Implications of Rising Hay Costs on Horses

 

By: Stephen M. Frazier, Senior Staff member

One of the main problems facing horse owners is the necessity of hay.  Unlike cattle and other livestock that can be fed a variety of hay, grain, and silage, horses primarily derive nutrition from quality hay.[1] To compound the problem, owners cannot alleviate the financial burden by feeding horses a mixture of grain and hay because, with corn selling for nearly eight dollars a bushel, grain prices are at an all-time high.[2] As a result, owners are stuck paying $18 to $19 per bale of alfalfa - the same alfalfa that was selling for about $9 a bale a year ago.[3]

The next problem with buying hay is quality. When buying hay, purchasers should be certain to purchase hay of sufficient quality to meet the nutritional needs of horses.[4] Failure to adequately inspect the hay could result in purchasing hay of poor quality that will require additional supplementation, such as protein, to meet nutritional needs.[5] According to agricultural experts, the main factors affecting hay quality are “stage of maturity, leafiness, color, foreign matter, odor, and condition.”[6] These factors can be determined by a visual inspection, or by having the hay tested.[7]

Finally, with the increasing cost of hay, farmers should take necessary and adequate precautions to preserve the hay once it is in their possession. Proper storage of hay bales is vital because this can mitigate or prevent deterioration or spoilage of the hay.[8] Ultimately, storing hay inside a barn is the best option, as it greatly reduces the risk of hay loss.[9] However, if such storage is impossible, then bales stored outside should be placed on some sort of surface, ideally gravel or pallets.[10] Furthermore, the bales should be stored in a well-drained area with at least three feet between rows.[11]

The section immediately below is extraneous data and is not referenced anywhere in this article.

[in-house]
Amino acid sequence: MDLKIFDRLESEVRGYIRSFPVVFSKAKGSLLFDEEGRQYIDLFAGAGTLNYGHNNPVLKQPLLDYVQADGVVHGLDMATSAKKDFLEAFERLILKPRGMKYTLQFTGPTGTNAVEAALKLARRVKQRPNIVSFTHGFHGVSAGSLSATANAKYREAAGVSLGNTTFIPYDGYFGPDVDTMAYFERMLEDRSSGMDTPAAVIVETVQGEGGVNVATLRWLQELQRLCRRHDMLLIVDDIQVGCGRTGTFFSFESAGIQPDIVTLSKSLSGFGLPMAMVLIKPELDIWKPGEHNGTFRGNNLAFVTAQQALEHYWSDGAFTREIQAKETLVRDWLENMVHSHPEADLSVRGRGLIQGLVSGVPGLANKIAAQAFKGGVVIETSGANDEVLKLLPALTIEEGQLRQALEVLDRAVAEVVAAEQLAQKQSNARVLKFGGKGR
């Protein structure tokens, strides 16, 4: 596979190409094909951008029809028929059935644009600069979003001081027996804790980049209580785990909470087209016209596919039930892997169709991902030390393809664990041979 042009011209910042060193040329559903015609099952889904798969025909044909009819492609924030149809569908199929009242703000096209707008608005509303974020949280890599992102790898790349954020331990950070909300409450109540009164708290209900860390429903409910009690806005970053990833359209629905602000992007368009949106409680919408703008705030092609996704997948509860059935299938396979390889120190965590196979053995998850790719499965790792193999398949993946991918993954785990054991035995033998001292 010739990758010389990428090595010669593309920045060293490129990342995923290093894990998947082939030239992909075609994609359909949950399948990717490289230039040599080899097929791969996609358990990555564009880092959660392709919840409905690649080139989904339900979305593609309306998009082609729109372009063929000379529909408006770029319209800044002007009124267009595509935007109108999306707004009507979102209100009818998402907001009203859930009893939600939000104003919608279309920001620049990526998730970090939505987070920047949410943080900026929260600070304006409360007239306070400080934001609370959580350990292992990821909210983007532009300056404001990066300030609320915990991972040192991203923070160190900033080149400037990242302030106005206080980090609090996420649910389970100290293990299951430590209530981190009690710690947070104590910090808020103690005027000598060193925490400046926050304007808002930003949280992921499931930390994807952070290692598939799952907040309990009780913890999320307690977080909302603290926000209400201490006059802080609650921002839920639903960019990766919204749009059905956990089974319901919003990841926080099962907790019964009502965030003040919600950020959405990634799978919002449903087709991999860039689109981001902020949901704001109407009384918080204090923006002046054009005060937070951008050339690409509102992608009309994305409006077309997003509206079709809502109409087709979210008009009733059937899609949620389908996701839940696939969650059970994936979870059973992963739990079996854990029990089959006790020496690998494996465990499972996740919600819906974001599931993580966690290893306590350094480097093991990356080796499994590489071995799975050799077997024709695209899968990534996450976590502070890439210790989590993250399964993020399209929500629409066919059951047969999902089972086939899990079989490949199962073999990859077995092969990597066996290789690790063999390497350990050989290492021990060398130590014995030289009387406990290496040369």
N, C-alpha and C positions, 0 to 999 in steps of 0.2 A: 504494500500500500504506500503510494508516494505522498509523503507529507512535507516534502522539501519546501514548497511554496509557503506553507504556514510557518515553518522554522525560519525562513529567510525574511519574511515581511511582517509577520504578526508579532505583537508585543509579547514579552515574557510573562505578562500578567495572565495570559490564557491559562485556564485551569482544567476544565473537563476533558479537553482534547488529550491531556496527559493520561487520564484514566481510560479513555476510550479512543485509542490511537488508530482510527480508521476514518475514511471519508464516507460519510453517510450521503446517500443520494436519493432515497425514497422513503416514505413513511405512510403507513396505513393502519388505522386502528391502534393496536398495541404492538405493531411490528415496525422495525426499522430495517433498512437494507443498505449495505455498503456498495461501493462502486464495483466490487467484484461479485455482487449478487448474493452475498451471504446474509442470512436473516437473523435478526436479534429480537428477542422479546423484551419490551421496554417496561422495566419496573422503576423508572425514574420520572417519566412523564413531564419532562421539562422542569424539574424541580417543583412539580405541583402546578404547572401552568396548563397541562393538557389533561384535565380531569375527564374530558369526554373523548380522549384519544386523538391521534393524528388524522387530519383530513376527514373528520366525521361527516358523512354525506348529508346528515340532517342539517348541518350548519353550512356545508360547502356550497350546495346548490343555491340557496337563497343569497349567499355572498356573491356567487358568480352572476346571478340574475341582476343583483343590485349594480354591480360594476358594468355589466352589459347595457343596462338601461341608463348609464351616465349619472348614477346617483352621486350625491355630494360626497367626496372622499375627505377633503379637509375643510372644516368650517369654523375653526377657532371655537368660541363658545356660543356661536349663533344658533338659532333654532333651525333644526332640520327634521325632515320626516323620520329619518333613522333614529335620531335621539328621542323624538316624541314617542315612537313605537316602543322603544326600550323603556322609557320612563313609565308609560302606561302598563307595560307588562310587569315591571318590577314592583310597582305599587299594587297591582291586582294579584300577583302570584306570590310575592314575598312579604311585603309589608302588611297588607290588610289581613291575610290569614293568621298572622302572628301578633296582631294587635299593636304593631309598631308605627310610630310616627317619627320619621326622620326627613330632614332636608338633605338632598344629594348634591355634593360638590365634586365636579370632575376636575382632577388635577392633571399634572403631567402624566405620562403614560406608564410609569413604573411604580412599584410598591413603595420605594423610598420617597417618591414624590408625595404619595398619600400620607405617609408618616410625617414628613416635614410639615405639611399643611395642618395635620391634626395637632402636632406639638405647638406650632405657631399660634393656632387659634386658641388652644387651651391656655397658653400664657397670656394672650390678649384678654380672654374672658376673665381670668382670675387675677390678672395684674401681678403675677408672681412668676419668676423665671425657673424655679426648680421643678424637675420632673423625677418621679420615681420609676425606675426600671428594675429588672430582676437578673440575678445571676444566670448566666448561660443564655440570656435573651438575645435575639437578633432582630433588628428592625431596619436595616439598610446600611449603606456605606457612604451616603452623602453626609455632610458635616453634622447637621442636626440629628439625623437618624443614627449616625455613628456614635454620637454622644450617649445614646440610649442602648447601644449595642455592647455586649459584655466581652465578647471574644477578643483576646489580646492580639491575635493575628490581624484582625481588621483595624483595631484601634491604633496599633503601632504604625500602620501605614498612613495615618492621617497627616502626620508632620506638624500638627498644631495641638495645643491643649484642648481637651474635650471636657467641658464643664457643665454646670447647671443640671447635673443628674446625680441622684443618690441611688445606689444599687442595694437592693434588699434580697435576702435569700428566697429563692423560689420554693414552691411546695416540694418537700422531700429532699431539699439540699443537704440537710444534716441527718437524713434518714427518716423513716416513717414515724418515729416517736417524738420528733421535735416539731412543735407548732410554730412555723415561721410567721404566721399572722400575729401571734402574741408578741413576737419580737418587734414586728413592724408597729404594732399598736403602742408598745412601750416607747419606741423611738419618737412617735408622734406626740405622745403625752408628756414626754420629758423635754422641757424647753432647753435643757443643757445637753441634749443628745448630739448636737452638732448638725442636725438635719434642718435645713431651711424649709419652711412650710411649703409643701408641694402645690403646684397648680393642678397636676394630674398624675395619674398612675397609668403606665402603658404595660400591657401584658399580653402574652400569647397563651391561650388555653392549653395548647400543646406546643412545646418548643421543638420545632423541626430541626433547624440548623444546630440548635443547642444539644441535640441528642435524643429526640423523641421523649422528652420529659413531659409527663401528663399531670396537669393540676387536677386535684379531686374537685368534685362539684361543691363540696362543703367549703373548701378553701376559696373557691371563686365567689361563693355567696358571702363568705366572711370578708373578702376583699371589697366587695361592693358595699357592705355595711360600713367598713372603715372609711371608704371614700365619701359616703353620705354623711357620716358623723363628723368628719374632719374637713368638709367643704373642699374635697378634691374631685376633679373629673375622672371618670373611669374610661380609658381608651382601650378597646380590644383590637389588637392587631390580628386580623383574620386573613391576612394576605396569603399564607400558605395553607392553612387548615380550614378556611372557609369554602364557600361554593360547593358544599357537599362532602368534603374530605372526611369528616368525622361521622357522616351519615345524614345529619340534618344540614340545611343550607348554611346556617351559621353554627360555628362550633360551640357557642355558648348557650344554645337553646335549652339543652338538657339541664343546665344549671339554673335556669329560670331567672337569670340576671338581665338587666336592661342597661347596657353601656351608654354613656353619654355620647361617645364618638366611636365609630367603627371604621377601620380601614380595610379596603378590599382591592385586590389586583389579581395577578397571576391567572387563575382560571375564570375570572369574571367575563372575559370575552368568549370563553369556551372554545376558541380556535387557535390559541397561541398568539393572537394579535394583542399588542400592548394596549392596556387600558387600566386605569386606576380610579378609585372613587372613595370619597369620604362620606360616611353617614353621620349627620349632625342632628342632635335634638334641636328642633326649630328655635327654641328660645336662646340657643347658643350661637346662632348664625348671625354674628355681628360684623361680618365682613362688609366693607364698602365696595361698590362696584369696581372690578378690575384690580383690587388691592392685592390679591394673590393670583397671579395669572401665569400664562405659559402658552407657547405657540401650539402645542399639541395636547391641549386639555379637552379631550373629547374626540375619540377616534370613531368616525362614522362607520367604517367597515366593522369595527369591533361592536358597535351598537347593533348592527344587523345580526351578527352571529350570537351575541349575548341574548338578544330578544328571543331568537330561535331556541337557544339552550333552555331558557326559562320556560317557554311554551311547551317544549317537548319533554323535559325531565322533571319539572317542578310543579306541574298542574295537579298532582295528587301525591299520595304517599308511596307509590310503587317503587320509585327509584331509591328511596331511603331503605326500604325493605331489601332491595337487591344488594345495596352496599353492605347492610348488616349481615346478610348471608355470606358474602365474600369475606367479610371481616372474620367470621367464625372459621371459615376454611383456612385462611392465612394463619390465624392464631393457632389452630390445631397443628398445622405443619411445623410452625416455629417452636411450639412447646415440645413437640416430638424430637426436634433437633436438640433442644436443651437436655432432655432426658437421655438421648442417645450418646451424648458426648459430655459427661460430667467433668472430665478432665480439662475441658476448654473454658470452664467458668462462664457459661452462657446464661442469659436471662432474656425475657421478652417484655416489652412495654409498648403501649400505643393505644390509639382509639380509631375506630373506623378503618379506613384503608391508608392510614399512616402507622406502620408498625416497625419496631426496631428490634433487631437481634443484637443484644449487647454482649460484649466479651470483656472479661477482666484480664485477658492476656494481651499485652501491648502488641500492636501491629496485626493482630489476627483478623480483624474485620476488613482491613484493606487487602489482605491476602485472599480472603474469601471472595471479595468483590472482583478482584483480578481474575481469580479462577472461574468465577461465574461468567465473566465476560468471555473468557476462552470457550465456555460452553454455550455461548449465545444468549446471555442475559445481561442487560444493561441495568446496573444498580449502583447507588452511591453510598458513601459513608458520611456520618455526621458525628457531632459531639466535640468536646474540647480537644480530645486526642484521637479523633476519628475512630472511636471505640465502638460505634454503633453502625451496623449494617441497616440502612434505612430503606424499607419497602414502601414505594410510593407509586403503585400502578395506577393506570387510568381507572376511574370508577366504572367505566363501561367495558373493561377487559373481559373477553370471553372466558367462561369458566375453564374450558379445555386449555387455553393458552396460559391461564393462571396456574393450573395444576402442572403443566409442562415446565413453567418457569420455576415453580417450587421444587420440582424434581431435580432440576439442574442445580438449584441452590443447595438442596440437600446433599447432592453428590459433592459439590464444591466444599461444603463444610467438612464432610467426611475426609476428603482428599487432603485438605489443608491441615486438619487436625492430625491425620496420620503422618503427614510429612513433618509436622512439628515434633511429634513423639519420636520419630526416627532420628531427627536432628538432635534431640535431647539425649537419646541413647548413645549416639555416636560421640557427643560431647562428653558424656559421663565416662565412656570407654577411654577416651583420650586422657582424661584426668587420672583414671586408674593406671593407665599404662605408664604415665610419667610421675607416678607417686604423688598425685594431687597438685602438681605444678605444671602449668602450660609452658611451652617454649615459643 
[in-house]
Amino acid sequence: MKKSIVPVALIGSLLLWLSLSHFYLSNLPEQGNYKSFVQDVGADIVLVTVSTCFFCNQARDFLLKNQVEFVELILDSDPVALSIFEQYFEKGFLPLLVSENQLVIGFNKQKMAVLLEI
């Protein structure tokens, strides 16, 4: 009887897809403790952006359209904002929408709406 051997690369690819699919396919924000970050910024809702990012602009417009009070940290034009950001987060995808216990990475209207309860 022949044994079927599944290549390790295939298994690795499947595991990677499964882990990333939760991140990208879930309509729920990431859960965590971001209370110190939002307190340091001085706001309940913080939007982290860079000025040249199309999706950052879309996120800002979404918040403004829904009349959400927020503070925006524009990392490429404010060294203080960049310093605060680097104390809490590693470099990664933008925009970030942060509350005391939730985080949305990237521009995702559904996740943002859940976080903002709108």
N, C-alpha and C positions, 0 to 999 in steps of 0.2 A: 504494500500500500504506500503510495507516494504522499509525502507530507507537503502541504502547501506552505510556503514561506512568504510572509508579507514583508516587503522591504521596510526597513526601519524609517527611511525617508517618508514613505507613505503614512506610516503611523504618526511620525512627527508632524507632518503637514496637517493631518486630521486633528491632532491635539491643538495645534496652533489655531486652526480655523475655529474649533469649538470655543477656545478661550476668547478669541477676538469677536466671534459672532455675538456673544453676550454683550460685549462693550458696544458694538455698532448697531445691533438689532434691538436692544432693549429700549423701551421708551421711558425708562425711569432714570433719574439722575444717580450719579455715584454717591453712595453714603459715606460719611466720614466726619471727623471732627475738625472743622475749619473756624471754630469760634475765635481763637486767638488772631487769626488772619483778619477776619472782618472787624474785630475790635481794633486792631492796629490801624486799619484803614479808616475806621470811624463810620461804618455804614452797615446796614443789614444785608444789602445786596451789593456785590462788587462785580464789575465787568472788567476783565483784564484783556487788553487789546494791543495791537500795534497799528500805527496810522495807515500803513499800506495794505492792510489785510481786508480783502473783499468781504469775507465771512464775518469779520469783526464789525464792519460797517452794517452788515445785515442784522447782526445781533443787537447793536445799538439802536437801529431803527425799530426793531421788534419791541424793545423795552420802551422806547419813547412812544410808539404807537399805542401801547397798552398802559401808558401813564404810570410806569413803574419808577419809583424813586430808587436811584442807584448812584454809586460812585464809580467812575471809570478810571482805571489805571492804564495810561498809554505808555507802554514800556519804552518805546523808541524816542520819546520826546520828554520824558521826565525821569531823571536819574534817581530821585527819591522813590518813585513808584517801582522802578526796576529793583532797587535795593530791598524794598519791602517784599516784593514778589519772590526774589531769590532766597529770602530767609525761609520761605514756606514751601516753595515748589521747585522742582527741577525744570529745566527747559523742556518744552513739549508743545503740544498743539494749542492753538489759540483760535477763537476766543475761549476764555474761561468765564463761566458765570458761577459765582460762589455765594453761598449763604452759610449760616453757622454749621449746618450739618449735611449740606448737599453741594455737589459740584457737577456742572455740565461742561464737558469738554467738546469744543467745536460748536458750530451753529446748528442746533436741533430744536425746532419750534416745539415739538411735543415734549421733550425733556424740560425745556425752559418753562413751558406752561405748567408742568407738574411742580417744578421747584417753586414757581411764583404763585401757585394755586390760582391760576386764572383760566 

The increasing hay prices have left farmers and horse lovers scrambling to acquire hay. In addition, once they are able to locate a source, the price is nearly double that from a year ago.  Therefore, to ensure that farmers get the best value for their dollar, it is important that they take the time to adequately inspect the hay and take the proper precautions to ensure its safekeeping.

[1] Id.

[2] Julie Ingwersen, Midwest turns dry as drought worsens in Plains, Reuters,  Jul 21, 2011,

http://www.reuters.com/article/2011/07/21/us-usa-drought-plains-idUSTRE76K4T52011072.

[3] Wichner, supra note 1.

[4] Daren Redfearn, Hay Purchasing Guidelines, Department of Plant & Soil Sciences Extension News, Apr. 20, 2011, http://extensionnews.okstate.edu/archived-articles-1/2011-archived-articles/Hay%20puchasing%2 0guidelines %20doc.pdf.

[5] Id.

[6] Mindy Riffle, Weather could impact hay supply, Country World, June 21, 2011, http://countryworldnews.com/news/headlines/900--weather-could-impact-hay-supply.html.

[7] Id.

[8] James Rogers and Robert Wells, Rain Effects on Hay, Noble Foundation, Sept. 2007, http://www.noble.org/ag/forage/raineffects/index.html.

[9] Id.

[10] Id.

[11] Id.